The trick is to never open these envelopes containing the cassette tapes or other storage devices with your song or recording.
So when is the proper time to submit the material for copyright? I think:
a.) The lyrics and music are final when the song is already mixed and schedule for professional mastering (which also have a scheduled release date like in an indie or major label album projects). If there is no release date, it is not yet final. So don’t’ official register it for copyright because it can still be subjected to a lot of changes.
Bear in mind that if the song or album will be scheduled for release and the song has been mixed completely; there is no going back to revise the lyrics/music; otherwise the affected projects would be re-recorded.
b.) The sound recording is final after mastering process.
In most cases, like an independent album project, you would be submitting two copies for copyright application, one for copyright SR (sound recording, assuming you record and produced the album) and the other for PA (performing arts for music and lyrics, assuming you write all the songs or other writers are known) AFTER all songs has been recorded, mixed and mastered successfully with a scheduled date of release.
Not organizing the work versions and not tracking them in paper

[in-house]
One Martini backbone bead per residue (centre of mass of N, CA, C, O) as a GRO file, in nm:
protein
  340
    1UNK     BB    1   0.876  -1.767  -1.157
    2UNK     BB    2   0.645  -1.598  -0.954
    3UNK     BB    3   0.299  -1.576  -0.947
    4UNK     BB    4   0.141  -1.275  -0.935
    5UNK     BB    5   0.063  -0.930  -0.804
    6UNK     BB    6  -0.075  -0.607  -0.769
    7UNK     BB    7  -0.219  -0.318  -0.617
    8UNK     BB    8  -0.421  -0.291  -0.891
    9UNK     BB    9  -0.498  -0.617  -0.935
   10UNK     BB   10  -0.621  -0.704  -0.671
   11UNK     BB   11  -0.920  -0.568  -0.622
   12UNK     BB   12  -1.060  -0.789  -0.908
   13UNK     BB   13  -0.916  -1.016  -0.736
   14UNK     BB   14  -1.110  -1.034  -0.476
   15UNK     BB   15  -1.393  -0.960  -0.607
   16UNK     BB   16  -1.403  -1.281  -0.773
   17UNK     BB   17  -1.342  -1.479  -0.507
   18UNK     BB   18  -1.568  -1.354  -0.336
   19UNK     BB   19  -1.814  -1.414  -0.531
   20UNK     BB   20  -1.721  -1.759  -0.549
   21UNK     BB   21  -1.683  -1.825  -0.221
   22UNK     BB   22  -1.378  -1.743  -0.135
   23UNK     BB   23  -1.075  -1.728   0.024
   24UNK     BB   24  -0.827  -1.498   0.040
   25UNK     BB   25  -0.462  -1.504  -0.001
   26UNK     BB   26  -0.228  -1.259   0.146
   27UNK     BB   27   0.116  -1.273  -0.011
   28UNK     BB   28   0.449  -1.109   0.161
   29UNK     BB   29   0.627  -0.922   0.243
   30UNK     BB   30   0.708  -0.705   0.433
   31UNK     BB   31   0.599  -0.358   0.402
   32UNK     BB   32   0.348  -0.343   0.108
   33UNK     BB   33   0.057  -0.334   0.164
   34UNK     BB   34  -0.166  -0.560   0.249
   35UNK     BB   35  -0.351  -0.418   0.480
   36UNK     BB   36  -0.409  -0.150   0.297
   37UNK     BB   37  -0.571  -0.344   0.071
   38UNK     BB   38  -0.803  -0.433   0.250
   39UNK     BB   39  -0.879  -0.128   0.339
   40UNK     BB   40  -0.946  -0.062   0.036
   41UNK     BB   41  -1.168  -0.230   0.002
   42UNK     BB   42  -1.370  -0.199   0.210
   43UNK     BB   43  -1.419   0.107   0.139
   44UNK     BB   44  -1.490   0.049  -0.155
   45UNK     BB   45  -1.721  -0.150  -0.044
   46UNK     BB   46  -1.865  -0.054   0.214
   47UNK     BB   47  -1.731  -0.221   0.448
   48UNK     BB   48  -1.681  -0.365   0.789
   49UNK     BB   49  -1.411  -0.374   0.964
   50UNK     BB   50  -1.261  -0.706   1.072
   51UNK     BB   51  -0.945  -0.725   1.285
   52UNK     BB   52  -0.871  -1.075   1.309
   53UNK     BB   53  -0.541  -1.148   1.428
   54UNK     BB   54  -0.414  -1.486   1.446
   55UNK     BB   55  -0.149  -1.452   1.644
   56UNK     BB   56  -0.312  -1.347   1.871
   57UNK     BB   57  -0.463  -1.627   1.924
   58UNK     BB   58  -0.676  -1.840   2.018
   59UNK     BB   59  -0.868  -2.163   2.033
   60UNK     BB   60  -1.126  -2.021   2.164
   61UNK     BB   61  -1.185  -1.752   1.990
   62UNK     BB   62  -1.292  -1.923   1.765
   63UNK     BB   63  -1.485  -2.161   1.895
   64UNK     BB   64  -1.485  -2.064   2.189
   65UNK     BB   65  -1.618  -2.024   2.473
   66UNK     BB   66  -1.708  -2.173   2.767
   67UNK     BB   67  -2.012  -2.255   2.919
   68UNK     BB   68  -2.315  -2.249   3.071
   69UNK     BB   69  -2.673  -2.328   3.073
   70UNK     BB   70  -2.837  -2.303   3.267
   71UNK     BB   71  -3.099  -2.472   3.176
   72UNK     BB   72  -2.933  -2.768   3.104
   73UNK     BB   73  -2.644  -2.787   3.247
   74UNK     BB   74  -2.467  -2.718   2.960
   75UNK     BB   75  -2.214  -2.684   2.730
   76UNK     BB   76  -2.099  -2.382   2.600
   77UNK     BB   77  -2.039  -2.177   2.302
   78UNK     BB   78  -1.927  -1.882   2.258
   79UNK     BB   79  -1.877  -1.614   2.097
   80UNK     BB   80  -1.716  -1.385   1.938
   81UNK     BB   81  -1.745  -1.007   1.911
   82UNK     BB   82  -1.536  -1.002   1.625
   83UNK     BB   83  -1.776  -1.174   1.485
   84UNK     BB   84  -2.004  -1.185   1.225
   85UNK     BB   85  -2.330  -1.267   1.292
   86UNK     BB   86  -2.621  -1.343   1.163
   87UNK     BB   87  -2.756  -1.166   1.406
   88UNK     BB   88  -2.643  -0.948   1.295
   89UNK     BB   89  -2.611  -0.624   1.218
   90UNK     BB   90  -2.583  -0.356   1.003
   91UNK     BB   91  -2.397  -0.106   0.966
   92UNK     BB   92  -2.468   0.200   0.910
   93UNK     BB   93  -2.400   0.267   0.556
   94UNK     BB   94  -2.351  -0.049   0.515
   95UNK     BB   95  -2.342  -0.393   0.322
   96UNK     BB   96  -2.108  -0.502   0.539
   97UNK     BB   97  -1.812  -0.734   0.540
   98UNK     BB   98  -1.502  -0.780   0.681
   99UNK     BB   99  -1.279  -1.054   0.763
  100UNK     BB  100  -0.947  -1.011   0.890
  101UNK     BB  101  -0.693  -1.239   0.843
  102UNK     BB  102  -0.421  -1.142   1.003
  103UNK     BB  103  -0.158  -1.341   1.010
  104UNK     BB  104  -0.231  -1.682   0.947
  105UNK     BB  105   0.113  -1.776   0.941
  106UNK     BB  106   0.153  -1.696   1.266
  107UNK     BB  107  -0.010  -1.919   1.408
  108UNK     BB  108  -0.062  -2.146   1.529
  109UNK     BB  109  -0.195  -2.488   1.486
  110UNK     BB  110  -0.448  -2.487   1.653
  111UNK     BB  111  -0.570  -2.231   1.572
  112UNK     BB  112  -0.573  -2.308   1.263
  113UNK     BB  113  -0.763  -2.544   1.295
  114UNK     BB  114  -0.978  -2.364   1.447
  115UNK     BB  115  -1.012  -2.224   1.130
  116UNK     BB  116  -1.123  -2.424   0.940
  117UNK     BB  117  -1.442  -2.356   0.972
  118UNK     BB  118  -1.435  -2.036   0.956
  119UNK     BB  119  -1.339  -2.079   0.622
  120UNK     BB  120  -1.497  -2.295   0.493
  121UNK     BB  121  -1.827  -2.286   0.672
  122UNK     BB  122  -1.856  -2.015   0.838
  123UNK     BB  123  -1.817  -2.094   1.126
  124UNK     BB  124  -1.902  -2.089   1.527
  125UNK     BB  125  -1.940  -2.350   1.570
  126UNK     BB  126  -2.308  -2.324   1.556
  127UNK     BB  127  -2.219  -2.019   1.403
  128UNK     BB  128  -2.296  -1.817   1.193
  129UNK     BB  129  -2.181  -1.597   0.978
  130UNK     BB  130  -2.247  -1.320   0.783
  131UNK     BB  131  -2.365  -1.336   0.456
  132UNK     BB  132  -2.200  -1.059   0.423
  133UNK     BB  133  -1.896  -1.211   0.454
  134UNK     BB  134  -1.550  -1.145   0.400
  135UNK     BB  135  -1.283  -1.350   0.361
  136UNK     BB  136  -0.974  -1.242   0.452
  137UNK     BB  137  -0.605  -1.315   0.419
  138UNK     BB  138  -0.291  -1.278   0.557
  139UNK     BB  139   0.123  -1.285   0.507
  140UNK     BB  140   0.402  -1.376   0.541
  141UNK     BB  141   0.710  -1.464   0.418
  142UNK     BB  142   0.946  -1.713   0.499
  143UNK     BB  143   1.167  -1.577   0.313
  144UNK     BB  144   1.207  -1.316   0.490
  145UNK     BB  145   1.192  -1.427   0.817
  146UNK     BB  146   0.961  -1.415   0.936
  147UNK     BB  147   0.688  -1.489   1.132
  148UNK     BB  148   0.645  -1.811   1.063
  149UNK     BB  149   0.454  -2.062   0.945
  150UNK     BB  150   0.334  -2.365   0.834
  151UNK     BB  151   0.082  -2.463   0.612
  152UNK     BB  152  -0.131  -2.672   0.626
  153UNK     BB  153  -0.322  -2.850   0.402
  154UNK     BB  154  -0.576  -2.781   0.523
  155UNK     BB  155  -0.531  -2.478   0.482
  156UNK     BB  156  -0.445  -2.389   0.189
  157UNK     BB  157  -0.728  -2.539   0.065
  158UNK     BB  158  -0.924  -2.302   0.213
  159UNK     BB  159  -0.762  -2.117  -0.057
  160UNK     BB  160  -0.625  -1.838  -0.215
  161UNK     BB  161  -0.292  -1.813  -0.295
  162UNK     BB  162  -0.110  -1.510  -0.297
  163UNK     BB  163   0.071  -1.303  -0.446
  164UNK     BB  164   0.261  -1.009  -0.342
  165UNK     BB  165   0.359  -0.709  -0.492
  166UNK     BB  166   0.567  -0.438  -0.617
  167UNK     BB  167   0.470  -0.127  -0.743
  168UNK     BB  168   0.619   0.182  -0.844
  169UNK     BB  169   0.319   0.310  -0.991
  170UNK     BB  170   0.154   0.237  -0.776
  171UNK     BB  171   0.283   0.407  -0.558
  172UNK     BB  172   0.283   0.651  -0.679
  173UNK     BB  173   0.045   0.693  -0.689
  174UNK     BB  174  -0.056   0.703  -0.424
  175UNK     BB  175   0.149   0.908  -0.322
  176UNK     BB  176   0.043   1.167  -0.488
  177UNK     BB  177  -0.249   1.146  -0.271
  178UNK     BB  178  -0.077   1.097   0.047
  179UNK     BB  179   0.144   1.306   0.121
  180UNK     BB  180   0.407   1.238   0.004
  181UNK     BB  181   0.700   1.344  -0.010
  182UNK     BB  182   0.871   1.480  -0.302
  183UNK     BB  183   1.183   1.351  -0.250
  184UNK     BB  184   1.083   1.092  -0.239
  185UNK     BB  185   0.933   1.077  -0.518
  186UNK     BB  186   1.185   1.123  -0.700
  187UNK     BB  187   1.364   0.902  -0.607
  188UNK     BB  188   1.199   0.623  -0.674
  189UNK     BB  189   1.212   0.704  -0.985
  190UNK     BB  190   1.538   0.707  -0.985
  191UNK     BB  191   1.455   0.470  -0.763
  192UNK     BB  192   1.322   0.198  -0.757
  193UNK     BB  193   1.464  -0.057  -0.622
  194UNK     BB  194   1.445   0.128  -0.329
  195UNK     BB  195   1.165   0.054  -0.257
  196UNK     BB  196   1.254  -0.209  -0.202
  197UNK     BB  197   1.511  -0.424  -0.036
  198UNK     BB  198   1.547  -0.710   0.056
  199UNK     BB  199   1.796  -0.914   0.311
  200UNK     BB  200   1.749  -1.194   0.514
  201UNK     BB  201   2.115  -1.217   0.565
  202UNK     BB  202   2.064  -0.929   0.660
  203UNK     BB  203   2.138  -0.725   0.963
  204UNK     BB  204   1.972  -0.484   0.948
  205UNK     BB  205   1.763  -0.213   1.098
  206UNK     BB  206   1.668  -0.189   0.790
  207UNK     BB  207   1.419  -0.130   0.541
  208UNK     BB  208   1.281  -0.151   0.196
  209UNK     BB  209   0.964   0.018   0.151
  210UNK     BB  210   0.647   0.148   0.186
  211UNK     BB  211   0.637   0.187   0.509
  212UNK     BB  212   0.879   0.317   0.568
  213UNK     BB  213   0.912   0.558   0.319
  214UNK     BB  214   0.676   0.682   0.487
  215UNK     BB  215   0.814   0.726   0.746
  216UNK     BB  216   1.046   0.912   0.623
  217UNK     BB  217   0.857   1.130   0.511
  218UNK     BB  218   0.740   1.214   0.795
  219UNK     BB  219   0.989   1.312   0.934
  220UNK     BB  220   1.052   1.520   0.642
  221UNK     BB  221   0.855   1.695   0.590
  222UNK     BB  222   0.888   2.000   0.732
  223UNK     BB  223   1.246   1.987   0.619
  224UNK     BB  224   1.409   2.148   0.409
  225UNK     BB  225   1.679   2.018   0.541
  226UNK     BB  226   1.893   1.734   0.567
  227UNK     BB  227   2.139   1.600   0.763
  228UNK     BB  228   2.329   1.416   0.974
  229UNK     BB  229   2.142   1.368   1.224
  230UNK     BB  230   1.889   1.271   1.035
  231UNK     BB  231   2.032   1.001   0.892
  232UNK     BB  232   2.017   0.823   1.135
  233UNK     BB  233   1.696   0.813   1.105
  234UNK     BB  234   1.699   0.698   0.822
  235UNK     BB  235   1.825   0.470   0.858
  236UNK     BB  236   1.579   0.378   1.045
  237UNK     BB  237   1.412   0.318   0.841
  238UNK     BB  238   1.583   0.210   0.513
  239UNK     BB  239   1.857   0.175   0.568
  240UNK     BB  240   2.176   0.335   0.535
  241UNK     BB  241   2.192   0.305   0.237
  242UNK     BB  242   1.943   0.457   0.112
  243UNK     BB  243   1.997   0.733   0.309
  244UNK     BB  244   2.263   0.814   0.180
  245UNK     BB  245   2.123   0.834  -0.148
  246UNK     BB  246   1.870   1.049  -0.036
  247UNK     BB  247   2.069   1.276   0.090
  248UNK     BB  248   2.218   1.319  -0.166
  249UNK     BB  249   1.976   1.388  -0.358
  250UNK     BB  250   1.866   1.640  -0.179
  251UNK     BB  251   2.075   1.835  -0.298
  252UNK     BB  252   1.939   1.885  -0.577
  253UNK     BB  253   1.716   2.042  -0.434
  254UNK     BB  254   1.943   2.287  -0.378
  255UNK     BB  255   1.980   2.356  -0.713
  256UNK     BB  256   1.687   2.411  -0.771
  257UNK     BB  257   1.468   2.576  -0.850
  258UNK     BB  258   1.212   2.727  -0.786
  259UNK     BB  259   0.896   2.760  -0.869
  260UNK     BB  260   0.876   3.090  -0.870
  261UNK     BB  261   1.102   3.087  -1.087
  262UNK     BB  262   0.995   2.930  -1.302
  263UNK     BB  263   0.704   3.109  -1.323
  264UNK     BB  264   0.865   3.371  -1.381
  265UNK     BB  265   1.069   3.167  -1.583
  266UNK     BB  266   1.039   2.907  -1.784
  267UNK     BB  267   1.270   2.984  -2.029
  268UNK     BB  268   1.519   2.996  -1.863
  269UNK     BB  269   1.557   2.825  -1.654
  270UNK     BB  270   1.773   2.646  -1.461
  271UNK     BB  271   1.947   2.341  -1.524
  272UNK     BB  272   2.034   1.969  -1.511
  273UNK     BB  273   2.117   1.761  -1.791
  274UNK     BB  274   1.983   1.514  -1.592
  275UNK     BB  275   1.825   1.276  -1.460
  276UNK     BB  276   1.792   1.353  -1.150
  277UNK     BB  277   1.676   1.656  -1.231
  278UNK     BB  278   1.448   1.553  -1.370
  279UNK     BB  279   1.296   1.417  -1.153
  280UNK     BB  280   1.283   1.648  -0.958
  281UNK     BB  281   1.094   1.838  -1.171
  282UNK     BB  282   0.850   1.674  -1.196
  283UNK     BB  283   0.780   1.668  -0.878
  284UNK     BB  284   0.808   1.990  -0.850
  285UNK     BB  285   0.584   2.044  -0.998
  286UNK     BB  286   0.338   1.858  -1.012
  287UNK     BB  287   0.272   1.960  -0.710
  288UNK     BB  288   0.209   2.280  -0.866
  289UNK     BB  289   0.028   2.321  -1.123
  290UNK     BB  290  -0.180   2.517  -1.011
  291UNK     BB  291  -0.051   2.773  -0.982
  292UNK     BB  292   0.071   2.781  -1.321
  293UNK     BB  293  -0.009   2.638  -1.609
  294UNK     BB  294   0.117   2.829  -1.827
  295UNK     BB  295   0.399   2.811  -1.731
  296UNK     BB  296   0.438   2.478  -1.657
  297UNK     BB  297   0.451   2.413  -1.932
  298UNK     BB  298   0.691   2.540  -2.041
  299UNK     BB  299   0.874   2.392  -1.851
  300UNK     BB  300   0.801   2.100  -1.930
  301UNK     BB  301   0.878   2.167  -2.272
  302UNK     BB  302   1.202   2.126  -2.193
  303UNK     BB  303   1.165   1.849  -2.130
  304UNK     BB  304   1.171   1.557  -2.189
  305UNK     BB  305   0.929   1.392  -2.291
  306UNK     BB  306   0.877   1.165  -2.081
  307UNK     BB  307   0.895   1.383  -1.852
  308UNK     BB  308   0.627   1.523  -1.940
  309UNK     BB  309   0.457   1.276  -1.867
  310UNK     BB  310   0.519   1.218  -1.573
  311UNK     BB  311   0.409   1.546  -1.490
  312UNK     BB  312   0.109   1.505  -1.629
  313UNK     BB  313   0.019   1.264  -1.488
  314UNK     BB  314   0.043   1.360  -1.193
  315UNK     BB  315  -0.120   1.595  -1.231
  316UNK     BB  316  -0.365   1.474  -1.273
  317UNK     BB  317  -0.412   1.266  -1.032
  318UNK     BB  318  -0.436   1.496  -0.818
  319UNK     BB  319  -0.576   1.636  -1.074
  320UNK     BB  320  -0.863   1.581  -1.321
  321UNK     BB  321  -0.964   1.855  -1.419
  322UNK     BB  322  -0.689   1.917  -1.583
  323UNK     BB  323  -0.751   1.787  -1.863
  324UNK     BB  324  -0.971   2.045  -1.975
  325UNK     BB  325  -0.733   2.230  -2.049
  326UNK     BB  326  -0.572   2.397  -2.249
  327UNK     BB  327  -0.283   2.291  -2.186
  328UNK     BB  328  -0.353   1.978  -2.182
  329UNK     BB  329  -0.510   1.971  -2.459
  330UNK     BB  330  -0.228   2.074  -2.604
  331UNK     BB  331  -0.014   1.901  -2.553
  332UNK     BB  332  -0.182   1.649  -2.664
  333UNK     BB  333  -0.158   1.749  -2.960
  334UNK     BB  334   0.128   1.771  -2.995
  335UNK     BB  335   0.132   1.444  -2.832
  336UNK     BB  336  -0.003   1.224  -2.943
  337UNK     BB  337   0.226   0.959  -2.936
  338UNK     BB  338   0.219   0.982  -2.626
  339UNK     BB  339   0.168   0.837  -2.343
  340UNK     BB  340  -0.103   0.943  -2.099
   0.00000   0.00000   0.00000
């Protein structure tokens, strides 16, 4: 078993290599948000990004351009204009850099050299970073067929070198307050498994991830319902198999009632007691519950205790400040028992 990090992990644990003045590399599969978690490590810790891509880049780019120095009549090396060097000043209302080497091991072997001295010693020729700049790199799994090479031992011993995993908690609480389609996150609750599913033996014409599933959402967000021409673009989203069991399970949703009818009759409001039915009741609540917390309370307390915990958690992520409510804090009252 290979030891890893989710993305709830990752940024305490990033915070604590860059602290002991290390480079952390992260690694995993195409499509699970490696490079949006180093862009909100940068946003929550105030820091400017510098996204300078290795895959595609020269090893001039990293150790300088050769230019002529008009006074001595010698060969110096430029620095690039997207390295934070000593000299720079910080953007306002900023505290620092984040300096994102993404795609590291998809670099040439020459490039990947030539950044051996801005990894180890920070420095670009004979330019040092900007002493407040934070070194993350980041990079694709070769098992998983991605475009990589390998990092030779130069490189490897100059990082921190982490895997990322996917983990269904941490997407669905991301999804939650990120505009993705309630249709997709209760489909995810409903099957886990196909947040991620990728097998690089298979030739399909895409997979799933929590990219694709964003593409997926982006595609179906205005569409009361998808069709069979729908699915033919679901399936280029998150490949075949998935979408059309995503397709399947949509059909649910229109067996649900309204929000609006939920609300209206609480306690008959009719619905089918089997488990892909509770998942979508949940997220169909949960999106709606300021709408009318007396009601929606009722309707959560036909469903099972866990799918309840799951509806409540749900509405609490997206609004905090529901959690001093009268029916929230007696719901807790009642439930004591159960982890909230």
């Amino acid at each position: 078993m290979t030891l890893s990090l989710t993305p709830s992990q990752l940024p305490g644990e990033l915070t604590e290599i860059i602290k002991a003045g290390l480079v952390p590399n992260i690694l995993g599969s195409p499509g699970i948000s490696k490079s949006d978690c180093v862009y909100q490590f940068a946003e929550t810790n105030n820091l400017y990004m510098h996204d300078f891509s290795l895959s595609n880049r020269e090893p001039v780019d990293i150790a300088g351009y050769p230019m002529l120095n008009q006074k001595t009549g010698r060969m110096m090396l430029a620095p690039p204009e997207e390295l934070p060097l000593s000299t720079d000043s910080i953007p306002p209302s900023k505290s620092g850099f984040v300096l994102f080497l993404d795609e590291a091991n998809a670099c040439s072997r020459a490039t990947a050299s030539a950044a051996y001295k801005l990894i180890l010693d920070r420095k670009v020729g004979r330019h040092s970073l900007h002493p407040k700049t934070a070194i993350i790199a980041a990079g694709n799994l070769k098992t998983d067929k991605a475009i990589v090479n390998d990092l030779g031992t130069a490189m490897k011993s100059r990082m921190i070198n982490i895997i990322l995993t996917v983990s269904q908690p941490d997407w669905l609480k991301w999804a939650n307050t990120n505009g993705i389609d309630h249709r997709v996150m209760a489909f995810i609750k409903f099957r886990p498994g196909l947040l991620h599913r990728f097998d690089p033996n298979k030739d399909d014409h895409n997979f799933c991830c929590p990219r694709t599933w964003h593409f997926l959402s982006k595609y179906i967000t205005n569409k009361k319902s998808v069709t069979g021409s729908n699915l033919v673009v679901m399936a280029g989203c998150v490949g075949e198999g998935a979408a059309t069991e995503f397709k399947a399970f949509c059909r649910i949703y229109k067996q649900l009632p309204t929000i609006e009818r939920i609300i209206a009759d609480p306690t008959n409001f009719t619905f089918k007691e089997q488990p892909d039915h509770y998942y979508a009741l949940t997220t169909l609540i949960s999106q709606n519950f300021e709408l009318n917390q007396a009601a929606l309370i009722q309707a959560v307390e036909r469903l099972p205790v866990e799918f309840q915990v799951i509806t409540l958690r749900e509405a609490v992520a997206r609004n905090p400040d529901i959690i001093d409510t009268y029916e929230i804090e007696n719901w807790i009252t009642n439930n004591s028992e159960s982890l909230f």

As a producer that owns a lot of sound recording copyright; there are times when a certain song has a lot of sound recording versions. For example “Song X” has both the studio version and an acoustic/unplugged version. Since the sound recording is different for each version, each one of them would be registered to copyright if they are the final versions.
As your catalog songs grow in numbers, it would become hard to manage everything particularly if you made a lot of copyright registrations in the past and you made a lot of versions for each song. It makes sense to track each version in paper or simply in an Excel spreadsheet. There is no standard format, but it would look something as describe in this tutorial on how to organize your music catalog.
When will you received your US Copyright Certificate?
I submitted my first copyright application to Philippines copyright office in 2004 and it takes around one year for the copyright certificate to arrive (using snail mailing).
In year 2005, the online copyright in US is not yet fully activated. I tried submitting copyright through third party services like Click and Copyright and it took two years after that for copyright office to send the certificate from US to Philippines.
I filed another copyright application in 2008 and it was reflected immediately on their online copyright databases (max 6 months from online application, you will receive the copyright certificate which is way faster than using third party services).
The online method is of course faster, but this is not available in most countries, so realistically it would take around one year to receive the copyright certificate.
Content last updated on July 23, 2012